During this time, the world was in the midst of a pandemic and we were stuck in our homes. I trained in my PBT everyday, slowly and carefully. First I was in a boot and doing exercises with my stability ball and pilates ball. Then, I was in an ankle brace and adding more difficult exercises and more weight bearing work to my regimen. All of this was of course with the approval of my physical therapist. She was impressed with the improvements I made every week I came to her. I felt stronger and more stable every day.
I know that my progress would’ve been much slower and maybe I would not have returned to the range and ability I have, if it weren’t for utilizing PBT.
How Can PBT Help You?
Whether you are dancing, playing hockey, playing soccer, skating, swimming, doing gymnastics, this program and these exercises can help you too! It is absolutely not for Dancers ONLY! Beyond that, the exercises and sequences can be modified, depending on your needs and your abilities. With the knowledge I have gained through teaching PBT and working with different athletes, I can say with certainty, it is beneficial to everyone. The program doesn’t not put added strain on your joints, but actually much of the exercises are done without the issues of gravity and force.
Just had a baby? PBT can help you too! From having children myself, I wish I would’ve known then what I know now. I would’ve been able to help my body recover much more quickly and also would’ve gained strength in ways I didn’t know were possible. We modify the work so that you are always working safely. You are in control of the difficulty and complexity of exercises. Safe stretching, safe movement and body awareness are the factors we focus on most. We pay attention to how the exercises are performed and where we should be feeling the activity the most.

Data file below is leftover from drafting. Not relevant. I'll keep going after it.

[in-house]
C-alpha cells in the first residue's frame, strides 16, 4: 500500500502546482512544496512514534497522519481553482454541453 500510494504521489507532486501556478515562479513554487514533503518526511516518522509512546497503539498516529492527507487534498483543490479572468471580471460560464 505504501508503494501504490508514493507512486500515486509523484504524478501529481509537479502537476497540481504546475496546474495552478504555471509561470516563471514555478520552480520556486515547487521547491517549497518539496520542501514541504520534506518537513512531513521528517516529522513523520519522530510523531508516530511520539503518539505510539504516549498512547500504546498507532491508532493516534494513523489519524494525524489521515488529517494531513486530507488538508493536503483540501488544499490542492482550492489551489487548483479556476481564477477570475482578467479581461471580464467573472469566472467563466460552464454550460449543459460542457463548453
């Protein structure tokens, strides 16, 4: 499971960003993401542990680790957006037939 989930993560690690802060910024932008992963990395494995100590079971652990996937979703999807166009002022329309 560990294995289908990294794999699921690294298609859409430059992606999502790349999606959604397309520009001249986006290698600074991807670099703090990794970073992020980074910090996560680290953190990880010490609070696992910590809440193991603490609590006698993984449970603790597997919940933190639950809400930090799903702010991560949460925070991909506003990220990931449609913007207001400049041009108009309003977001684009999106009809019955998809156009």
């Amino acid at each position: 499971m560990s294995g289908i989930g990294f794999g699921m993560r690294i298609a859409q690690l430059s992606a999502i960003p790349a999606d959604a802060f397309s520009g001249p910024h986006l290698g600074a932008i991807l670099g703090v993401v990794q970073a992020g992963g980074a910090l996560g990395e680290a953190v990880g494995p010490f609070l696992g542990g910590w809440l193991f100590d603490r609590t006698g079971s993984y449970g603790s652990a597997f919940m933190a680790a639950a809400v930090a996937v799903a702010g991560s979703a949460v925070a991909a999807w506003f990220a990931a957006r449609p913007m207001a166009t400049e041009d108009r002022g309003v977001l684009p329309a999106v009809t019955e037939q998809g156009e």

PBT utilizes some concepts and forms found in exercise programs like Pilates, but is very unique in other ways. The exercises are not often only targeted at one muscle group. For example, the simple bridging on the stability ball activates the core, hamstrings, glutes and back muscles. Then, when we add movement from this position, we build more connections. I am a supporter of efficiency. I do not like doing 300 crunches. I don’t feel that they accomplish what we think they should. In PBT, quality weighs over quantity. I do not need to do 100 of something in order to feel my muscles working or to feel the fatigue from using those muscles. This is why I love this work so much!
Want to Try PBT?
If this has intrigued you and you want to give it a try, you are in luck! Madsen Arts Centre has some for everyone aged 10 through Adult! You can register for a full season, or sign up for shorter courses offered throughout the year. Right now, there are 4 and 8 week programs for ages 10-12 and ages 13+ running on Saturdays starting in October. If you want to participate in an Adult only class, our next 8-week session will run on Monday mornings (10:30-11:30am) starting October 23. We are constantly adding new sessions so if there is a day or class you would like to see, feel free to reach out to us! We love the suggestions!
I hope that you will take the leap and give PBT a try! I cannot say enough about this training. I know what it has done for me, I know what it has done for students I have taught. I believe that it can help you too!